City urging Ontario government to rethink health care changes
Posted: November 5, 2019
(October 28, 2019)
By: Joelle Kovach, The Peterborough Examiner
City councillors want to call on Ontario’s Progressive Conservative government to halt all its plans for mergers and funding cuts to health care in the province.
At a meeting on Monday, council was expected to vote to send a resolution to Queen’s Park asking the government to put a stop to the planned mergers of health units and ambulance services.
Councillors have also said they want to urge the provincial government to reverse its stance on planned funding cuts to hospitals and long-term-care homes.
The resolution as proposed by Coun. Keith Riel earlier this month, and got preliminary approval; on Monday, it was up for final approval.
Although council didn’t vote in time for The Examiner’s print deadline, councillors did hear early in the meeting from Peterborough Health Coalition spokesman Roy Brady on his views about the province’s funding of health care.
Brady said there was “a serious lack of consultation on health care,” saying that no one was asked their opinion — not the public, and not city councillors.
He also said there will be health effects from climate change and the province needs to consider that.
Then Brady added that hospitals — including Peterborough Regional Health Centre — have more patients than beds, and therefore are resorting to “hallway medicine” (which he noted the Conservative party campaigned to abolish).
Meanwhile the Ontario Health Coalition is asking individual city councils to lobby the provincial government to stop the planned changes and mergers. They are conducting a provincewide campaign with protests and rallies, including one on Nov. 9 at Nathan Phillips Square in Toronto.
Early at the same meeting on Monday, Peterborough-Kawartha MPP Dave Smith took questions on a range of subjects from city councillors.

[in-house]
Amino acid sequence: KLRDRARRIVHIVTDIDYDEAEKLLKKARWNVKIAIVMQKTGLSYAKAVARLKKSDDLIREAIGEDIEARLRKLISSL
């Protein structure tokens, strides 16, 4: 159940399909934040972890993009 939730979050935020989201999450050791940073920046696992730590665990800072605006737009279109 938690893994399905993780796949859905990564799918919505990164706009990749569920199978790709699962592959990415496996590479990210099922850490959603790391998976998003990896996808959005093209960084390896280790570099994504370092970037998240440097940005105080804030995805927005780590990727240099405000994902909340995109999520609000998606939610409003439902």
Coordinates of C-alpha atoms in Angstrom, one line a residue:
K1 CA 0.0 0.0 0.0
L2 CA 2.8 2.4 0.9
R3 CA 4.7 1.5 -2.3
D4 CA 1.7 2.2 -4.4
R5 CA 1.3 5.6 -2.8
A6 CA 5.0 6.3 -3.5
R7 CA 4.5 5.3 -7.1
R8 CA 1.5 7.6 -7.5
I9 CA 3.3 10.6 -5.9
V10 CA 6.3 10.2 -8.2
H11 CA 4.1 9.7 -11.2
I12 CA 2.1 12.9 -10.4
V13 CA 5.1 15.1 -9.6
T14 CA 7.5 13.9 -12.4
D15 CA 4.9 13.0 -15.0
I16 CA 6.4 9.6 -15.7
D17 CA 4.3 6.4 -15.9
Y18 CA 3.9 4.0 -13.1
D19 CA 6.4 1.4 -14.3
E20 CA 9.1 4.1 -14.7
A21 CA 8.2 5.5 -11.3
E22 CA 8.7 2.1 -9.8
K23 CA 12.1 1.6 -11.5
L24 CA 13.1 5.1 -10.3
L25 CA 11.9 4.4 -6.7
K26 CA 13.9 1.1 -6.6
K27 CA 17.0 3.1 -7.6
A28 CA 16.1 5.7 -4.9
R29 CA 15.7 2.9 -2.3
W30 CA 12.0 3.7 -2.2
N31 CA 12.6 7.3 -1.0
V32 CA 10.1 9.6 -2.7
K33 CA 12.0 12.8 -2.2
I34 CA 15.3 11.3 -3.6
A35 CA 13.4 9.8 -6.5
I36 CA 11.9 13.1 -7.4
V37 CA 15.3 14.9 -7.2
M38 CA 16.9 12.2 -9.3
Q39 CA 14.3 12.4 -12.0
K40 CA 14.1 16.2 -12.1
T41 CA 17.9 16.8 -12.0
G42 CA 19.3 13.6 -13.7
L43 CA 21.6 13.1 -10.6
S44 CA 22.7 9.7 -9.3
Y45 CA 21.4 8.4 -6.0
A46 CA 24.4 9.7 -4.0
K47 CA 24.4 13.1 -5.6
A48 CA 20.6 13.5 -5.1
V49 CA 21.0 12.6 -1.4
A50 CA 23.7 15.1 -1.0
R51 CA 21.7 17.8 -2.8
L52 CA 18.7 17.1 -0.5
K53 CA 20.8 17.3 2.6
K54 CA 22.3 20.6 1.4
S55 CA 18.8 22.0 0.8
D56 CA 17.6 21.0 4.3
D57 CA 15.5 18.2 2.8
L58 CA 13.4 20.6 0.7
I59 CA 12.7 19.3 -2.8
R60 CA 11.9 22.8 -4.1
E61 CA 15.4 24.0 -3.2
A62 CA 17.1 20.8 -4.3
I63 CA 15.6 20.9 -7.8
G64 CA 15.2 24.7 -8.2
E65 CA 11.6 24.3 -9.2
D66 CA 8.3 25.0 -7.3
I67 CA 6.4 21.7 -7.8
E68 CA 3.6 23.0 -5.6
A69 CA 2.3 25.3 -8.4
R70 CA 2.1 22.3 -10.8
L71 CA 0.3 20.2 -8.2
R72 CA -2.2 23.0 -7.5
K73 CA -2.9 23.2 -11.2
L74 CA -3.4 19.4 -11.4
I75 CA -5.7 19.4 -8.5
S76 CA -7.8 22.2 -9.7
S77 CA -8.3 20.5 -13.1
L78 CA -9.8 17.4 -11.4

He was asked by Coun. Henry Clarke how proposed mergers to health units that would anyone; he said health promotion shouldn’t be lumped into health care in general.
“Health care saves provincial money in so many ways,” he said, yet the province is cutting back in this area.
But Smith said the idea is to focus more on the patient.
“The focus is not on the system — it’s on the people who need the help,” he said. “Those are the changes we are making.”
Here is how those mergers and cuts are expected to affect health care locally:
Peterborough Public Health
The provincial government under Premier Doug Ford plans to cut $200 million in provincial funding and merge several public health units so they number 10 rather than the current 35.
It could mean Peterborough Public Health merges with four other health units: Durham Region Health Department, Haliburton Kawartha Pine Ridge District Health Unit, and the Hastings and Prince Edward Counties Health Unit.
With such a large catchment area, this new health unit would serve 1.1 million people instead of 100,000 served by Peterborough Public Health.
Peterborough County-City Paramedics
The provincial government has also announced it plans to streamline Ontario’s 35 ambulance services into 10 — although it was still unclear on Monday how that might affect services locally.
Chief of Paramedics Randy Mellow said in an interview this spring that he didn’t expect any layoffs this year — even though the provincial government cut back $250,000 for 2019, which Mellow said freezes the funding at 2017 levels.
Mellow said in the spring he’d look for efficiencies while keeping patients and patient care a priority.
Peterborough Regional Health Centre
The Canadian Union of Public Employees and the Ontario Council of Hospital Unions stated this summer that provincial government underfunding will leave PRHC short 53 beds and 280 staff members within five years.
Peterborough-Kawartha MPP Dave Smith said in the summer he disagrees “wholeheartedly” with the study’s findings, saying the government is looking to eliminate duplication with health care reorganization.
Fairhaven long-term-care home
The home, which is jointly owned by the city and county, is facing a shortfall of $306,000 in annual revenue reductions from the provincial government, according to executive director Lionel Towns in September.
Although the government had just announced the restoration of two funds for staffing, and the establishment of a new fund for capital projects, Towns said it wouldn’t make up for decreases elsewhere.
Towns wrote in a release to The Examiner Sept. 20 that funding for day-to-day care for residents, for example — which covers items such as food — won’t keep up with inflation, so he counts it as part of an overall reduction of $306,000.
Meanwhile it costs more every year in nondiscretionary costs to operate Fairhaven, Towns wrote — typically $350,000 to $400,000 more — yet government funding continues to decrease.